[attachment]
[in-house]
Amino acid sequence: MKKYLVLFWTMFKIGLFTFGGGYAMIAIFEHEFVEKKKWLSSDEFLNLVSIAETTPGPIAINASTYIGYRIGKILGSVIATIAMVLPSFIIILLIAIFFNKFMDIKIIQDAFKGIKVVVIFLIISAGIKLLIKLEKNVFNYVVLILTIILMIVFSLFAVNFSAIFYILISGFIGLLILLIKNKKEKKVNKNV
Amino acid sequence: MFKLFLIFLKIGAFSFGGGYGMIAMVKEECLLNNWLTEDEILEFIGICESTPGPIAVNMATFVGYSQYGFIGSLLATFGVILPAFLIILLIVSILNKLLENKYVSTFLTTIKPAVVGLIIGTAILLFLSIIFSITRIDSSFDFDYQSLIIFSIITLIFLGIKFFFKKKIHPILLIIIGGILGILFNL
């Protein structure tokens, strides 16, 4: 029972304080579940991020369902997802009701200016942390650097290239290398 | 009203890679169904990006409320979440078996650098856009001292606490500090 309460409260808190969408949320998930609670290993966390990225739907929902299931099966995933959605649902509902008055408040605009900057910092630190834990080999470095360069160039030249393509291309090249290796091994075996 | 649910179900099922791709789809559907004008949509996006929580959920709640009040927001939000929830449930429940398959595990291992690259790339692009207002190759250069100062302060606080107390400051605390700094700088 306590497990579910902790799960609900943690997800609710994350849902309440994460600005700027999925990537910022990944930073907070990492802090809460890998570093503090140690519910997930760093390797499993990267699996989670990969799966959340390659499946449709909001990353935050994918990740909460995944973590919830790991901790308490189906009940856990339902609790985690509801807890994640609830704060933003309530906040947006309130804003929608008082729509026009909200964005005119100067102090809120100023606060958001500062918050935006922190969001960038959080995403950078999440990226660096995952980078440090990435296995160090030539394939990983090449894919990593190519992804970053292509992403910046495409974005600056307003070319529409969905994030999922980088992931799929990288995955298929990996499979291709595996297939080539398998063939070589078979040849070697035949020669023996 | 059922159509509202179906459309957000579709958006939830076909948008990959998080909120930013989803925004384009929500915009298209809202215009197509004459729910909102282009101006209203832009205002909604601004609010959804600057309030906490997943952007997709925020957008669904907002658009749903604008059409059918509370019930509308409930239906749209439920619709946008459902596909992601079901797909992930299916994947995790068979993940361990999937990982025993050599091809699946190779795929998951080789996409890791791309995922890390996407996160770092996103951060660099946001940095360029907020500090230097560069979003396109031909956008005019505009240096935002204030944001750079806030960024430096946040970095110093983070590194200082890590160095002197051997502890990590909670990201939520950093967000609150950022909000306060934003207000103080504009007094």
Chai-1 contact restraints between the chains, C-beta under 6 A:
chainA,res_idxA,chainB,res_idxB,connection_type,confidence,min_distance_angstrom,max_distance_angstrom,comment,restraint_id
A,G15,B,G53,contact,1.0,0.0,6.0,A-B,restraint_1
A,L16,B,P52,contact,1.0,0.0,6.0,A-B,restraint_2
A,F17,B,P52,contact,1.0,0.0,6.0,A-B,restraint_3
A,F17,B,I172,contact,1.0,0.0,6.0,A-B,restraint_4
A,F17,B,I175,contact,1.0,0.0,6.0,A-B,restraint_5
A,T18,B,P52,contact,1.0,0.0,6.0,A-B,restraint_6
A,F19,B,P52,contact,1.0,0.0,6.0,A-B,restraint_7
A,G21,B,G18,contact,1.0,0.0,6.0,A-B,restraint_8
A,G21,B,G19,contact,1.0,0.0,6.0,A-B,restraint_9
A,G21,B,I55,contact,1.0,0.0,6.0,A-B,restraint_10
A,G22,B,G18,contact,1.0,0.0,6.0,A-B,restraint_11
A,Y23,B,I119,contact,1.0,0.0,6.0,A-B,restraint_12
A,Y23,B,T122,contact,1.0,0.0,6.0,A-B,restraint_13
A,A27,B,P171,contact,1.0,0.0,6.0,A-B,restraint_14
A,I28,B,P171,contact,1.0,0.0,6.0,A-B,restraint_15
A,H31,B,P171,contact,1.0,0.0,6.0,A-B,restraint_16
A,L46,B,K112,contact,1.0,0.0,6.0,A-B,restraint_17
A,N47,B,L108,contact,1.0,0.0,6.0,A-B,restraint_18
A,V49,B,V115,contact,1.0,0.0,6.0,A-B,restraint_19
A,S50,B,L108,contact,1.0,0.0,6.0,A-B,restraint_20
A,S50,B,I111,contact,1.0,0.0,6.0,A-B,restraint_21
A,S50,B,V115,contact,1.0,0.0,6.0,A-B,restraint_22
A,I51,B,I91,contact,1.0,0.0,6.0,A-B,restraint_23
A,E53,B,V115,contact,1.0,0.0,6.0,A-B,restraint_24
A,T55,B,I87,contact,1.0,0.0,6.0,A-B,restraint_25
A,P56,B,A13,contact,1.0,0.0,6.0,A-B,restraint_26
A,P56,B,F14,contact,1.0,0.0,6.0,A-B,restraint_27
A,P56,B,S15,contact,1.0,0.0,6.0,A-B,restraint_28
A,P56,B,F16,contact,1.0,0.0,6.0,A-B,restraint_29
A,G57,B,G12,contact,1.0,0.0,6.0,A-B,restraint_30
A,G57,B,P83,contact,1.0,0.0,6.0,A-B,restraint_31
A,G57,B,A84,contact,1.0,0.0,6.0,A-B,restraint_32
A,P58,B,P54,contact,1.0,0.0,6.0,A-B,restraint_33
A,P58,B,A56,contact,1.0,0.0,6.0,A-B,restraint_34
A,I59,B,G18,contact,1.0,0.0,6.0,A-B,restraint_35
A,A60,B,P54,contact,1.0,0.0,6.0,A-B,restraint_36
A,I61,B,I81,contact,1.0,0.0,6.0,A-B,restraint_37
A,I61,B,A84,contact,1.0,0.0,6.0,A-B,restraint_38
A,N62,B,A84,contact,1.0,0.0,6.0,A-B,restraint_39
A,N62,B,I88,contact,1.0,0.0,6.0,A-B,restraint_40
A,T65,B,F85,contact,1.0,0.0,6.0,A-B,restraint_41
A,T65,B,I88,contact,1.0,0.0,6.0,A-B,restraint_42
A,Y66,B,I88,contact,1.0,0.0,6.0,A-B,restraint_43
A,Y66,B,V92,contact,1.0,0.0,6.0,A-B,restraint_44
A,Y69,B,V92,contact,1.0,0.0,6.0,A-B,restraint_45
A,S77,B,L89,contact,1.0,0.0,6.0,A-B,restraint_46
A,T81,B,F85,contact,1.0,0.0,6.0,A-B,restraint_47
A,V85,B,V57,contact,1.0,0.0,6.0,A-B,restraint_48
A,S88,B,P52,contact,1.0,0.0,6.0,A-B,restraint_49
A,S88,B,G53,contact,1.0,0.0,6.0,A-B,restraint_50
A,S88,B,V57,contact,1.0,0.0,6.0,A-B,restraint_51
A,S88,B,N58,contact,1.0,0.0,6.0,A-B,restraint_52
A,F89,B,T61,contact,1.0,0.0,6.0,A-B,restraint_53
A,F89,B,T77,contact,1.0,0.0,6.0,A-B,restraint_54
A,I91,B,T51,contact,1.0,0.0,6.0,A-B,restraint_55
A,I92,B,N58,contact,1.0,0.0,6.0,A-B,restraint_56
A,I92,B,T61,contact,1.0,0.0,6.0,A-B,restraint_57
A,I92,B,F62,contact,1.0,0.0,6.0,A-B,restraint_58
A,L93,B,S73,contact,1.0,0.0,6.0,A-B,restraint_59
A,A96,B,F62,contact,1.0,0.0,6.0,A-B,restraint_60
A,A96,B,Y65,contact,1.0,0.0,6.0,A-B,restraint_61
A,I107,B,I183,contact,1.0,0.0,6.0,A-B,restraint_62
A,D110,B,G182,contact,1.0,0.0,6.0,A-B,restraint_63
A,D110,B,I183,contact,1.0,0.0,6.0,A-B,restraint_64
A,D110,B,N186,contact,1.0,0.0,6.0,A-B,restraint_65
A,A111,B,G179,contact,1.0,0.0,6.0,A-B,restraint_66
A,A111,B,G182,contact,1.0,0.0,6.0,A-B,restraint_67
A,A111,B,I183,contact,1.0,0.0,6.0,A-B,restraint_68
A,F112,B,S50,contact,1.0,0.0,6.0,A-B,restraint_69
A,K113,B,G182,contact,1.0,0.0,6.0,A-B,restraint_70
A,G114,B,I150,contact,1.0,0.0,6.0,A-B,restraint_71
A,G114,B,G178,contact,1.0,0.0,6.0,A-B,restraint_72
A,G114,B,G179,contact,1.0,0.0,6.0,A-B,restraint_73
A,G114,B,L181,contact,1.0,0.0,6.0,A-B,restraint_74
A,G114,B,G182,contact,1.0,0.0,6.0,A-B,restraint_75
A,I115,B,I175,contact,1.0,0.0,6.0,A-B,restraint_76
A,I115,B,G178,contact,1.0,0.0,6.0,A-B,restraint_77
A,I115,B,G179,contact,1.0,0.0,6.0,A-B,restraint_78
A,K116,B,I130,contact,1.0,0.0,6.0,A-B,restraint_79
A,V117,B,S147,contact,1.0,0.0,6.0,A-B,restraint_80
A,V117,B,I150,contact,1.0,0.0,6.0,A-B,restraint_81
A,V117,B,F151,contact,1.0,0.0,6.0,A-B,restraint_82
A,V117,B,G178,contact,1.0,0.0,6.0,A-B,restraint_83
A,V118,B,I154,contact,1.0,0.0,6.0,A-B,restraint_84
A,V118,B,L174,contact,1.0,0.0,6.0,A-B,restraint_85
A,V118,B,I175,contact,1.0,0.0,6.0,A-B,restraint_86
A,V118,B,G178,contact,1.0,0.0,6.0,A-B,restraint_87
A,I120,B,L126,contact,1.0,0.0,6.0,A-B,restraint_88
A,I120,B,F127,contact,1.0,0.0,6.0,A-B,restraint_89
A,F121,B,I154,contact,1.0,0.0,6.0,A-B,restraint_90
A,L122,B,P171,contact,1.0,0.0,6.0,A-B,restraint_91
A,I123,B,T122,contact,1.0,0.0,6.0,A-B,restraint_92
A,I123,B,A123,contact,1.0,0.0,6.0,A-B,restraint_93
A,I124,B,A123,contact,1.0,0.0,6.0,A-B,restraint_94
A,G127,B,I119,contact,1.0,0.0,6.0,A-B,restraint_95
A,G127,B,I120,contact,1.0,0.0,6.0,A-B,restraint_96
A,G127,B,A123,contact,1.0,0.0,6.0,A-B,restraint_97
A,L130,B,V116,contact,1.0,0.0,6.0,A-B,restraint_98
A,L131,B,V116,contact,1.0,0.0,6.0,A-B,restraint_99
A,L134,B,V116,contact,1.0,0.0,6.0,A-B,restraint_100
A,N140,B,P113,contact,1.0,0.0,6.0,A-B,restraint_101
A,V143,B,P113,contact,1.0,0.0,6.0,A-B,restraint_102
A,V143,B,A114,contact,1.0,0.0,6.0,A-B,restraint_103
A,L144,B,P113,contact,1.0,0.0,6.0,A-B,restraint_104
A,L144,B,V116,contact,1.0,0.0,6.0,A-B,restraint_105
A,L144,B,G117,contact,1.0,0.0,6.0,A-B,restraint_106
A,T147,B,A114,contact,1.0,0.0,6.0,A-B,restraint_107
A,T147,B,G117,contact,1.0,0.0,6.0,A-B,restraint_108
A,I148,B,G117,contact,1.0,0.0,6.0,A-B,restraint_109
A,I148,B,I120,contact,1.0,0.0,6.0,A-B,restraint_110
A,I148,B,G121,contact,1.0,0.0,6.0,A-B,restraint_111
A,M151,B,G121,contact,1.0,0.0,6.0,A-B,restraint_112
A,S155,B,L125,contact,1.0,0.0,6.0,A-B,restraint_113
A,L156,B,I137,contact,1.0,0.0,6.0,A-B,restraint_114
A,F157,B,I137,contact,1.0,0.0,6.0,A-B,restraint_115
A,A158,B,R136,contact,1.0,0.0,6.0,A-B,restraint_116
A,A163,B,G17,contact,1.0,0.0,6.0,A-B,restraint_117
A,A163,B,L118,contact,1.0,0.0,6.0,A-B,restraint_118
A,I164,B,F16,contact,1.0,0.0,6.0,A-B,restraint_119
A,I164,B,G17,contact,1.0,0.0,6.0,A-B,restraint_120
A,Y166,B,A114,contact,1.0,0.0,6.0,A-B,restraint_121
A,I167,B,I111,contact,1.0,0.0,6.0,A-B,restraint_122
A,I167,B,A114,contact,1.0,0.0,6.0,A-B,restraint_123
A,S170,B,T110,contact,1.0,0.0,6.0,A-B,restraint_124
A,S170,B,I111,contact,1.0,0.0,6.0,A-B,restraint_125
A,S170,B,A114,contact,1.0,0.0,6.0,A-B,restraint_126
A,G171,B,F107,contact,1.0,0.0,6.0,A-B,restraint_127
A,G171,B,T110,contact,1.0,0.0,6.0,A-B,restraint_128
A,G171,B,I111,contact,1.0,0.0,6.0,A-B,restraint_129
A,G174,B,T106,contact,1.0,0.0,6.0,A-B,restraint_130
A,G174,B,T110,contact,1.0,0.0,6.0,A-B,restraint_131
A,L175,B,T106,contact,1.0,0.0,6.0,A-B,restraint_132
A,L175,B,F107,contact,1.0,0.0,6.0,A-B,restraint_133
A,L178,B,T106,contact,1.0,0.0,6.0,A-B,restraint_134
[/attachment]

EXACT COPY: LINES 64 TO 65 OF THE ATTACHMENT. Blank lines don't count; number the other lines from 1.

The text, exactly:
A,I92,B,F62,contact,1.0,0.0,6.0,A-B,restraint_58
A,L93,B,S73,contact,1.0,0.0,6.0,A-B,restraint_59